By Tommy Reynolds
There is good news on the horizon for our local communities. On Feb. 12, Gov. Bryant signed House Bill 19 to provide $20 million in funds for the local system bridge replacement program. I strongly supported this effort.
This program has provided millions of dollars in bridge replacement and repair moneys for each of the counties I represent: Yalobusha, Tallahatchie, La-fayette and Grenada. I am very pleased that this legislation shows a top priority of making sure our communities have safe bridges.
The bridges that are targeted by this program actually are rated at 50 percent below sufficiency. This means that a bridge is greatly inadequate to support traffic needs. In our rural communities, normal travel for our citizens often requires crossing a bridge. It is the least we can do to make sure those bridges are safe for our people.
On another front, I am pleased to report that a measure I co-sponsored to punish human traffickers (House Bill 673) was overwhelmingly passed by the House on Feb. 14 with a vote of 119-1 and has been sent to the Senate. While we don’t want to think such activity occurs here, statistics show that the enterprise of trading in humans is the third largest criminal activity in the world – right behind drugs. We must take a strong stand in defense of human trafficking victims, and I believe the full Legislature will do so this session.
The House also voted to strengthen the state’s domestic violence laws by a vote of 118-0. House Bill 709 provides harsher penalties for people who do harm to those with whom they have or have had an intimate or familial relationship. Among other actions, it adds the crime of aggravated domestic violence to the list of acts that do not have a statute of limitations. I strongly support strengthening our domestic violence laws.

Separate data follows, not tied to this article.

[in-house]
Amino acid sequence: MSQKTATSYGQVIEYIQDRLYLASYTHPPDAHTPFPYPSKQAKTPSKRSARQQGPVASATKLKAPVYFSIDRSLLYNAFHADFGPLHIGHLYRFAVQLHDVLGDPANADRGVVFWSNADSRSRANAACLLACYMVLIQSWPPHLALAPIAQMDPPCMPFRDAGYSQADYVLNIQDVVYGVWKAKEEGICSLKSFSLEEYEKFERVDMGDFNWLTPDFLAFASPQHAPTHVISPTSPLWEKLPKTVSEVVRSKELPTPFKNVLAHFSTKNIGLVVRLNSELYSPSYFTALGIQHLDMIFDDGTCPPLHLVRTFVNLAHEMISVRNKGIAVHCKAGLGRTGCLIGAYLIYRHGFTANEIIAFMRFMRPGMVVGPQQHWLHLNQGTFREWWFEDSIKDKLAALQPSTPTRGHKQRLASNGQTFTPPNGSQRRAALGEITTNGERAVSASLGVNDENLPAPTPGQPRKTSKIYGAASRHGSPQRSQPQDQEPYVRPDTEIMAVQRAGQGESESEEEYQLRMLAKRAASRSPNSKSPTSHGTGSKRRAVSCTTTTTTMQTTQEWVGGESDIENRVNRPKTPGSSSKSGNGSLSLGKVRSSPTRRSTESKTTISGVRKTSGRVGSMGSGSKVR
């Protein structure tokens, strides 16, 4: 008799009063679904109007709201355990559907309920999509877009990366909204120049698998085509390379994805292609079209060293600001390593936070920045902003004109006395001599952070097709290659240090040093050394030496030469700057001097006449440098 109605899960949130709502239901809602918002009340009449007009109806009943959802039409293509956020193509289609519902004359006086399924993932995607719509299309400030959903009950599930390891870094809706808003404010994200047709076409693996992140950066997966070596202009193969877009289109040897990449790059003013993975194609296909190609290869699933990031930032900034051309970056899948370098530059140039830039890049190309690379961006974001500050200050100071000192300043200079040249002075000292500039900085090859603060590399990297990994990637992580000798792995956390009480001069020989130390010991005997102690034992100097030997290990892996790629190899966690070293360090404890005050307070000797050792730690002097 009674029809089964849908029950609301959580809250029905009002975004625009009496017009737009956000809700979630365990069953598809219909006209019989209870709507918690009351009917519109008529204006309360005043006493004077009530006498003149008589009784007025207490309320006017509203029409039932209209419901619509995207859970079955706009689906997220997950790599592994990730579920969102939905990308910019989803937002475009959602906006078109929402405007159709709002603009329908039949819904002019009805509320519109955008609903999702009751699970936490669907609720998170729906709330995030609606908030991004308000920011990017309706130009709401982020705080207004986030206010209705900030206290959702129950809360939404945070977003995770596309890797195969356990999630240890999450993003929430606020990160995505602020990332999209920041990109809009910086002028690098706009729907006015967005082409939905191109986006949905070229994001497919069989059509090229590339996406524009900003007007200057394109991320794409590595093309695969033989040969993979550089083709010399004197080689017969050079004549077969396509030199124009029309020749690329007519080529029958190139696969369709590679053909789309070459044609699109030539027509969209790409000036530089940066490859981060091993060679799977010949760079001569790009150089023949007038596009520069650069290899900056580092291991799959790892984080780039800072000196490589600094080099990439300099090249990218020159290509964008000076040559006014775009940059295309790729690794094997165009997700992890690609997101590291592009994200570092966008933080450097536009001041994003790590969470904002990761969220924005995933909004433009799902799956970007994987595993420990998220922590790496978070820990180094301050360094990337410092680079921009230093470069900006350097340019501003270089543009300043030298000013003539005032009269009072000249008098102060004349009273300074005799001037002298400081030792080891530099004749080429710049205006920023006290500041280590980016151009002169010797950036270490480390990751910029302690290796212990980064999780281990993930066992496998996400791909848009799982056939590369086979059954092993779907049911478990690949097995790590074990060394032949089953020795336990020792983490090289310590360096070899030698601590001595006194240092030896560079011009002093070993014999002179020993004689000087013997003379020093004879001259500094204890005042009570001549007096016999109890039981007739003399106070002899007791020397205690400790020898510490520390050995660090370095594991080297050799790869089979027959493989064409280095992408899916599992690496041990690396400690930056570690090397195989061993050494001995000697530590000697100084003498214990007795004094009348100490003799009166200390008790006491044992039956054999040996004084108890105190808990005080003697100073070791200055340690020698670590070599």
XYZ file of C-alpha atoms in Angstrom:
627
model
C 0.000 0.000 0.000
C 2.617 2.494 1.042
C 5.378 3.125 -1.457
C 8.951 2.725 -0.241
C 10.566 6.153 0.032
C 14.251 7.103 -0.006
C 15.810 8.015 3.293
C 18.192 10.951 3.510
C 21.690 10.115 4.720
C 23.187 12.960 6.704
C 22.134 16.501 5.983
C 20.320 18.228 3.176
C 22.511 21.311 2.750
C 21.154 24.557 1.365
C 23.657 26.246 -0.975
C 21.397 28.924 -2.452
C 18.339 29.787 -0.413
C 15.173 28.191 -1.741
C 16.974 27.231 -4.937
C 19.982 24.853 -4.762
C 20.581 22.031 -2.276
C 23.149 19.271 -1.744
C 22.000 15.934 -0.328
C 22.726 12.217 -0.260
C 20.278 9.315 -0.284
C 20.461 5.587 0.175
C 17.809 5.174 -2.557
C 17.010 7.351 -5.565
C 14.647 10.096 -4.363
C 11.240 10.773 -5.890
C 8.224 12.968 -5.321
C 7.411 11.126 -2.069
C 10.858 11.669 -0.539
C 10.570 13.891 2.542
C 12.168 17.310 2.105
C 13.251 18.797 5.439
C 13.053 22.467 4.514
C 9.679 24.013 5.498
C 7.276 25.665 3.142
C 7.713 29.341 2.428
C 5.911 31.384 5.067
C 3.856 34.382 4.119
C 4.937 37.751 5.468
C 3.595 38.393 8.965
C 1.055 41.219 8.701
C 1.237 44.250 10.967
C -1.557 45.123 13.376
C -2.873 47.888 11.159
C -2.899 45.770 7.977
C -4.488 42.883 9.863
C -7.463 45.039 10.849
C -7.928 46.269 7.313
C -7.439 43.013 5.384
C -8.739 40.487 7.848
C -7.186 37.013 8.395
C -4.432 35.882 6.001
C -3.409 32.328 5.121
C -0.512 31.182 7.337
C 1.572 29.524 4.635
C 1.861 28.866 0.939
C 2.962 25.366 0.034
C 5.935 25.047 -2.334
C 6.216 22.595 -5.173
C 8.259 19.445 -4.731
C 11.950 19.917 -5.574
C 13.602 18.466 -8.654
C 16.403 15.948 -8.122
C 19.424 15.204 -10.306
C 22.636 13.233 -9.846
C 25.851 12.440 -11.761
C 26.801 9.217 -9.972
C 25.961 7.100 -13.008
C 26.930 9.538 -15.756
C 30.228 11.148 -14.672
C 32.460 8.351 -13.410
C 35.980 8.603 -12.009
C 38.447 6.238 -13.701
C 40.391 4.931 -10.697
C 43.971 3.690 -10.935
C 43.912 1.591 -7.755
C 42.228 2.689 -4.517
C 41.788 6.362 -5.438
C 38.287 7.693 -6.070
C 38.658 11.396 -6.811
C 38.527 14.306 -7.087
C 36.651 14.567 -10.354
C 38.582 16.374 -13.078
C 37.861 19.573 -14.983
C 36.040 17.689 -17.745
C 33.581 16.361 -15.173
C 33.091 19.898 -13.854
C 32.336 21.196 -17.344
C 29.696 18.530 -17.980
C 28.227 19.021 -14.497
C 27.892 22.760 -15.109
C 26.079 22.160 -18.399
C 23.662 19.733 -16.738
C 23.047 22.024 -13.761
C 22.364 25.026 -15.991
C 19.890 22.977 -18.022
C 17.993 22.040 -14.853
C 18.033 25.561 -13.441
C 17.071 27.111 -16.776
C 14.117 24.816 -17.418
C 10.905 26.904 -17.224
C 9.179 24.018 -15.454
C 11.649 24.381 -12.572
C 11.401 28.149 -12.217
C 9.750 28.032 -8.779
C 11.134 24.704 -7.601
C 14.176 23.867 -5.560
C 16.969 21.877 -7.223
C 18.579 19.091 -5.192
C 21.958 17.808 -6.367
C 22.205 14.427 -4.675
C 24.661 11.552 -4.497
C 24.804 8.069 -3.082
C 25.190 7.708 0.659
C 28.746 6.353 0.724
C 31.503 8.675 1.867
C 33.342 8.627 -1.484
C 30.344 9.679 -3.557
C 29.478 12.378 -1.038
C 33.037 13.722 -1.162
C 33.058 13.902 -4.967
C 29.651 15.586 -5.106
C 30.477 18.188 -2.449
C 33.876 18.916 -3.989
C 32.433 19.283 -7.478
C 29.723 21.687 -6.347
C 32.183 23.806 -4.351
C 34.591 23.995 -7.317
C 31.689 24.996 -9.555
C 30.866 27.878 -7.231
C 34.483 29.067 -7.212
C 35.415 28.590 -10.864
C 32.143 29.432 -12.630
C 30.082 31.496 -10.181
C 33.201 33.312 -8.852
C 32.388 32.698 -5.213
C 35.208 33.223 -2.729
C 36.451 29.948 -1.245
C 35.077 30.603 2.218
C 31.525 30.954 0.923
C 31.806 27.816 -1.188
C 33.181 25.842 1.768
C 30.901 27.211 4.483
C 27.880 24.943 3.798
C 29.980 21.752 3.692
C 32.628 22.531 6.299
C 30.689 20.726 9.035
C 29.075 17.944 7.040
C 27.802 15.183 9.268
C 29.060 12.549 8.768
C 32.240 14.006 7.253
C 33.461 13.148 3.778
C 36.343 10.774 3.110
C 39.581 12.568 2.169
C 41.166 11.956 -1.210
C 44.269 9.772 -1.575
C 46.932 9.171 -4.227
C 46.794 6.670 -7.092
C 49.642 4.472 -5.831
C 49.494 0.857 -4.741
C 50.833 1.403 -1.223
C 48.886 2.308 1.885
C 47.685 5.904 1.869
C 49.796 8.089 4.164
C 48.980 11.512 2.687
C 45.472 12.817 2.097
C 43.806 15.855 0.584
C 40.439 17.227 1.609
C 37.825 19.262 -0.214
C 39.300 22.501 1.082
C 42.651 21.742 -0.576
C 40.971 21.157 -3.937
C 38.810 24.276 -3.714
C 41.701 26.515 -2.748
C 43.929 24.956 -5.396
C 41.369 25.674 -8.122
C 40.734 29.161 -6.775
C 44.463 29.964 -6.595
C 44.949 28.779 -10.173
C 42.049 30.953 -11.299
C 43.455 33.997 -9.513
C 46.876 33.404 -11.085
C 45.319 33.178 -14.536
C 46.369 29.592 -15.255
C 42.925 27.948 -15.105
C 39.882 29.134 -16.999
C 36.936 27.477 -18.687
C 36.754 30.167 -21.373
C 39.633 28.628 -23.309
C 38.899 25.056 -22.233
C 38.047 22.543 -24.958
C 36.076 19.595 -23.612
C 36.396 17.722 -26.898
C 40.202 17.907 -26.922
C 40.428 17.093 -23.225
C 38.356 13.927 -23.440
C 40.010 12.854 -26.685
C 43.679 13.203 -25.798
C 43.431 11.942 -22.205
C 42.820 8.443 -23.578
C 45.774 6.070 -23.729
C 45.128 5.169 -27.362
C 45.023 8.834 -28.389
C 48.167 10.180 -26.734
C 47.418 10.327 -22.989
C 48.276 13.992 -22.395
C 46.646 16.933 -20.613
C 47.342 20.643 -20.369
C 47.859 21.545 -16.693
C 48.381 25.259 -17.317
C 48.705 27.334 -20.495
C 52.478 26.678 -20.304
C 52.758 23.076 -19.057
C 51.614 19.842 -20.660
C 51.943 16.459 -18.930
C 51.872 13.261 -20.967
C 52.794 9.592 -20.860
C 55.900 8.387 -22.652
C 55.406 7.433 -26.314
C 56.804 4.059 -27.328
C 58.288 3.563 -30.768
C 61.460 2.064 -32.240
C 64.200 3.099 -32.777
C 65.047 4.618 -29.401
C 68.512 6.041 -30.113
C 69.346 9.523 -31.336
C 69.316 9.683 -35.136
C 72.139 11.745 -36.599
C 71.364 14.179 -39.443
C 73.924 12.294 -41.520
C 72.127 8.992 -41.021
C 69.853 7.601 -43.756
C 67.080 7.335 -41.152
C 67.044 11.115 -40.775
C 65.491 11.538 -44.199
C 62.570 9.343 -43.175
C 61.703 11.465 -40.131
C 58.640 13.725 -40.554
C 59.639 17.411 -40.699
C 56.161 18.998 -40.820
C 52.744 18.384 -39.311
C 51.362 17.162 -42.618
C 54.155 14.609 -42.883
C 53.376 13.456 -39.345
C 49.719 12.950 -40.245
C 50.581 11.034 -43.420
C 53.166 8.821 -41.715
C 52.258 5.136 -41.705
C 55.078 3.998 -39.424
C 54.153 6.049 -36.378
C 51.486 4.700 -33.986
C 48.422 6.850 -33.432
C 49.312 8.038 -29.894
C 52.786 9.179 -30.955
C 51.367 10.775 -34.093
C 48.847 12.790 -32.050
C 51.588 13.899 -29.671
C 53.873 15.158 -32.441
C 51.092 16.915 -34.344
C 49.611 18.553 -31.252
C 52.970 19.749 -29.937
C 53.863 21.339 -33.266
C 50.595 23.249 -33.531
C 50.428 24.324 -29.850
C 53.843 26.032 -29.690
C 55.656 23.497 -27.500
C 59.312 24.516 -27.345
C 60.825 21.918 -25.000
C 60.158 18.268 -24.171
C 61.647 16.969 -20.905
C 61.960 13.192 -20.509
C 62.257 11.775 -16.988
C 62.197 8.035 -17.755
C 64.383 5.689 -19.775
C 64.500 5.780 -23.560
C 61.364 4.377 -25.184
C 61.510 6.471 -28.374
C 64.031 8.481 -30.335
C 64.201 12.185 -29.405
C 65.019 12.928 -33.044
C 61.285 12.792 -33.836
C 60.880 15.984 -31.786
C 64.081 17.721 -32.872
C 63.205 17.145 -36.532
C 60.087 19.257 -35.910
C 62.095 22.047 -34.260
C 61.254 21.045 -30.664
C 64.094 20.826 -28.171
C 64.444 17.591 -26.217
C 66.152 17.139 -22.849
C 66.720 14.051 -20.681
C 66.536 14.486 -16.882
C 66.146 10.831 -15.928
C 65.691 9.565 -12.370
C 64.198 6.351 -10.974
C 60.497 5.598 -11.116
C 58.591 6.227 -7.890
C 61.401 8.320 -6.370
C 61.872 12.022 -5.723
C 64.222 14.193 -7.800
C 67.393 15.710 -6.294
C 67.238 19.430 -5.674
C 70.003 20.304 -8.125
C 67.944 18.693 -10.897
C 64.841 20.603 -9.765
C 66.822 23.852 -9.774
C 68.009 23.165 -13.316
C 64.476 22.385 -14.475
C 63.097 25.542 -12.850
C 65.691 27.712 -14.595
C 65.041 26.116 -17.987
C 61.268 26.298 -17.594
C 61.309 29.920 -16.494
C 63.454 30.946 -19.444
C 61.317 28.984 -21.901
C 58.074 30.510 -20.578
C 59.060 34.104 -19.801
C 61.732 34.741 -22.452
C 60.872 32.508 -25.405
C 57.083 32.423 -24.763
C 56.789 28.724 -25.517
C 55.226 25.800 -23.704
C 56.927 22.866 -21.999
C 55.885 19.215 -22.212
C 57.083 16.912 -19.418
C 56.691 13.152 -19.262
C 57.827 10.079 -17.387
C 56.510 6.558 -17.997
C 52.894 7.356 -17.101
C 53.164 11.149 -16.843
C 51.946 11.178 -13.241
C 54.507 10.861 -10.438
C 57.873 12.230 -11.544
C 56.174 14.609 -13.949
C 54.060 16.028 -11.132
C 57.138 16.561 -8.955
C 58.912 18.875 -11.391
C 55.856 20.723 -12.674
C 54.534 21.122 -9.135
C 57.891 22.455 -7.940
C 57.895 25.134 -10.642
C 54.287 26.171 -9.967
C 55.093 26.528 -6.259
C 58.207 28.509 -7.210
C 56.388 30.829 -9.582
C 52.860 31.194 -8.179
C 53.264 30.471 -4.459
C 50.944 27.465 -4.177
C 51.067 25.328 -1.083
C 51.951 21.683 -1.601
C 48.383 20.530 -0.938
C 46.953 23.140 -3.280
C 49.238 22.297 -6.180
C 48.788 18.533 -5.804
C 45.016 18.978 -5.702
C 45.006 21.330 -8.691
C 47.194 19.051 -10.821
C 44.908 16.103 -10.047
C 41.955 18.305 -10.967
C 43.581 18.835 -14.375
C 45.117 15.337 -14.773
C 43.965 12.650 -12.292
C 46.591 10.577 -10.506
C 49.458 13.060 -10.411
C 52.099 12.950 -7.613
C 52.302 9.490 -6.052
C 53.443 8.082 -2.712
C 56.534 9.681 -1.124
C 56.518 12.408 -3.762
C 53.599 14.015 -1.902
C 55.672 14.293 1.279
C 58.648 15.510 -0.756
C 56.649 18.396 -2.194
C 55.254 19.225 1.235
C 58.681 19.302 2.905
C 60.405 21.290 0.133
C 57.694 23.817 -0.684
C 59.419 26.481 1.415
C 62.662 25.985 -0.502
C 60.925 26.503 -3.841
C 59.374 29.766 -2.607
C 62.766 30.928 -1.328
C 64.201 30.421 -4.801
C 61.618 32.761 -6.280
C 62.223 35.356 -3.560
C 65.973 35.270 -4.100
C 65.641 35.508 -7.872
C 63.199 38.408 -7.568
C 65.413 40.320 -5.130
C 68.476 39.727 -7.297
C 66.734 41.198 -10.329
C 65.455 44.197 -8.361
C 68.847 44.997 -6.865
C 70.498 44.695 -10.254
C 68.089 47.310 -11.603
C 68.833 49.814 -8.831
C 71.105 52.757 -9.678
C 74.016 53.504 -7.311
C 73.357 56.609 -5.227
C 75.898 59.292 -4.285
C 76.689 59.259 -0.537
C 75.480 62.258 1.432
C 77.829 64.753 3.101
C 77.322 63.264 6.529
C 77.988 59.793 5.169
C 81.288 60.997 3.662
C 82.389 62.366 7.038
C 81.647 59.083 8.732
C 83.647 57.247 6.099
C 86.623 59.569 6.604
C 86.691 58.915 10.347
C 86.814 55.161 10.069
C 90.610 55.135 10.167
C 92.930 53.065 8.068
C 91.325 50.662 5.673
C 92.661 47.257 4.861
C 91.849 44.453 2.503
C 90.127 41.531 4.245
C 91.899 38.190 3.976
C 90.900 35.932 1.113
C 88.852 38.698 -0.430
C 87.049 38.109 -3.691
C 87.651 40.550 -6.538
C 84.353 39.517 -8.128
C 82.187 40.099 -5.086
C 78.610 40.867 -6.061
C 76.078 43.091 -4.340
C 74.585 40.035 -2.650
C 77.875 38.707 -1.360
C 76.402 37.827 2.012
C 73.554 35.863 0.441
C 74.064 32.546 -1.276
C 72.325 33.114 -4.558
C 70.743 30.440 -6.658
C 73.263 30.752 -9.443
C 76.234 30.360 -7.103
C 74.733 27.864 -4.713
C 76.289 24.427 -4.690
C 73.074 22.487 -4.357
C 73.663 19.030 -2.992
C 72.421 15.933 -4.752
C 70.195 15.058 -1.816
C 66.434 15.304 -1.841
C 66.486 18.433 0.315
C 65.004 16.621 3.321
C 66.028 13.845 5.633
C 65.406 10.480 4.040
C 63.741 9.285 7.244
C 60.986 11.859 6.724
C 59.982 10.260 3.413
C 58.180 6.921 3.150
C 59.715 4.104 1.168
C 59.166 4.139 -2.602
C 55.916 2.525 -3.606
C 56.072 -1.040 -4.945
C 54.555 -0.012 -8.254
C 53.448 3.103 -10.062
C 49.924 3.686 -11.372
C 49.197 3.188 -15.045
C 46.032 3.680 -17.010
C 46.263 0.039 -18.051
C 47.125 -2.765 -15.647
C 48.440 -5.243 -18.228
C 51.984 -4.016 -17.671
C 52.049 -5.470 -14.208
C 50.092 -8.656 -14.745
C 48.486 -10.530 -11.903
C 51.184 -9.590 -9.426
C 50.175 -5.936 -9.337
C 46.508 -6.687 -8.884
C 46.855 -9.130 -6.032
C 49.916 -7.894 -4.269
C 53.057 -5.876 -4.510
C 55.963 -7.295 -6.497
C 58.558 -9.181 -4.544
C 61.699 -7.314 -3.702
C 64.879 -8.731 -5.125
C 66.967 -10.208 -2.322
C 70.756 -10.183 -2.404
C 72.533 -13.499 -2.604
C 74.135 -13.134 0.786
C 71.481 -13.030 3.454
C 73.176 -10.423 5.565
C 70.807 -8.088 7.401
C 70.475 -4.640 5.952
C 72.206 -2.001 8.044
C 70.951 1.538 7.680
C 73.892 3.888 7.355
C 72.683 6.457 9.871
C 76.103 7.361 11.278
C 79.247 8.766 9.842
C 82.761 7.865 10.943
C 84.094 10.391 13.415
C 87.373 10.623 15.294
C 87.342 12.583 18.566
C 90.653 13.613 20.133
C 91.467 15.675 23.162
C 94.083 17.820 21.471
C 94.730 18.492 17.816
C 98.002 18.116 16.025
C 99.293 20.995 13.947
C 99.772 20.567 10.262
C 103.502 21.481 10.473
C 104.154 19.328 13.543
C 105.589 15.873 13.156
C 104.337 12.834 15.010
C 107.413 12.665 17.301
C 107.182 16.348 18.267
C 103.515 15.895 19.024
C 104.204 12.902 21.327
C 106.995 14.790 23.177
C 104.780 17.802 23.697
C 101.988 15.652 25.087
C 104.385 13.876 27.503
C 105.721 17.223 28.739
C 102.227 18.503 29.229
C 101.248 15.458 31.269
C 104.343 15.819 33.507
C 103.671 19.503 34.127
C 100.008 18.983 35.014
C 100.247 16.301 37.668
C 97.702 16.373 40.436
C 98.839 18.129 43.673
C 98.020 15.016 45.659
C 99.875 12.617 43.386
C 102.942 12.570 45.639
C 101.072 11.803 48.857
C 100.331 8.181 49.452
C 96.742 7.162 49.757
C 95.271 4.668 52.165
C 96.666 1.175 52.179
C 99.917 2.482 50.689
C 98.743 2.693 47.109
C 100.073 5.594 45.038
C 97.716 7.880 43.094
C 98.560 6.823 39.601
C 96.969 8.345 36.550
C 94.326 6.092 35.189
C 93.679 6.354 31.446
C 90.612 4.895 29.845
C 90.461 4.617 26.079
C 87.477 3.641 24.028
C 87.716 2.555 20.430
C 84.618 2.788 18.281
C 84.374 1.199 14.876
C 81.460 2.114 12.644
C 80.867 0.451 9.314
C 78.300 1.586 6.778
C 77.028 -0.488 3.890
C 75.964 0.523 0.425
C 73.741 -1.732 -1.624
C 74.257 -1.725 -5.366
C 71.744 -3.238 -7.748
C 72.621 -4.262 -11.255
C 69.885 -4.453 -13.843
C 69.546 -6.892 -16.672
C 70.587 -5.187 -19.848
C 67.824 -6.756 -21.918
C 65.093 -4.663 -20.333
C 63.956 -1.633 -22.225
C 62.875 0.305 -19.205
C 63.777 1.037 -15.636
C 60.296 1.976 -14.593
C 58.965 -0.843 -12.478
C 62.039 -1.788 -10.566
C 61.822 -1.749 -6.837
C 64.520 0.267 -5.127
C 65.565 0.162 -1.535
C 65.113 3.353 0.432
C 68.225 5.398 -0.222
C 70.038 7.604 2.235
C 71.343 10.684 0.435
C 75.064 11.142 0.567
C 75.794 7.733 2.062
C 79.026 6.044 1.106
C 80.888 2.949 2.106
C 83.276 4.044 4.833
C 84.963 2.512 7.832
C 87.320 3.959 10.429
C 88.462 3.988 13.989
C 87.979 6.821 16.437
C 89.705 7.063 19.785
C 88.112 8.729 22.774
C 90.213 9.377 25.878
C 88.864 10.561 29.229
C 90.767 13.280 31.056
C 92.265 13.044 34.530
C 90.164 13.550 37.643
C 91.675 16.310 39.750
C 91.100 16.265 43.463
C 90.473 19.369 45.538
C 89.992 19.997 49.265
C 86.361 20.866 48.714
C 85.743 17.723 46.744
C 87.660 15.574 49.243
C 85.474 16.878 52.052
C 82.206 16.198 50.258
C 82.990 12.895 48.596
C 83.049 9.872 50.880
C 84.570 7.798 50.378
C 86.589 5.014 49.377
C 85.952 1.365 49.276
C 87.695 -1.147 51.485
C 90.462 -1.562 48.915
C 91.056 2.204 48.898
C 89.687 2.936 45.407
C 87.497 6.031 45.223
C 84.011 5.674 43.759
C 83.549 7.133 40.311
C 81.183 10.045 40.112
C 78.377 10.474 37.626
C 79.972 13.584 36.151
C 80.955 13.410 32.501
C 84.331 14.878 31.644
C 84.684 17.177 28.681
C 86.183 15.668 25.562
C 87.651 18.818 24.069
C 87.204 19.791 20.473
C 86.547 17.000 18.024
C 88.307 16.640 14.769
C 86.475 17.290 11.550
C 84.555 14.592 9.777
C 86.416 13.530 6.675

In keeping with the current understanding of children’s learning capabilities, the House passed a program by a vote of 94-20 to phase in pre-kindergarten as a component of our public school offerings. In addition to professional educators, House Bill 781 was supported by business leaders, law en-forcement and other non-educators who all recognize the importance of early learning enhancement as a key component of productive citizenship.
Young minds are like sponges that sop up knowledge. We need to take advantage of that window of opportunity to provide them with as many educational tools as possible. I strongly support providing our children with every educational opportunity at our disposal.
House Bill 269 was passed unanimously and provides increased death benefits to our emergency responders when they are killed in the line of duty. The bill also includes emergency medical technicians in the category of those who will receive benefits because they put themselves at risk to help us when we need help the most. The bill increases the death benefit from $65,000 to $100,000.
I believe this is a worthy way of showing appreciation to those who are willing to lay down their lives to keep us safe. Many states do not offer this kind of coverage to the families of first responders. I am proud that Mississippi does.
All of the measures mentioned here are the result of bi-partisan efforts among House members to do good for our fellow Mississip-pians. I believe that with a spirit of cooperation and a determination to do what’s right, we can accomplish important and worthy goals. I look forward to reporting on more successes during this session.
Please contact me on these or any other issues at 15 CR 429, Water Valley, MS 38965 or by email at firstname.lastname@example.org. I can also be reached by telephone at (662) 473-2571. I look forward to hearing from you.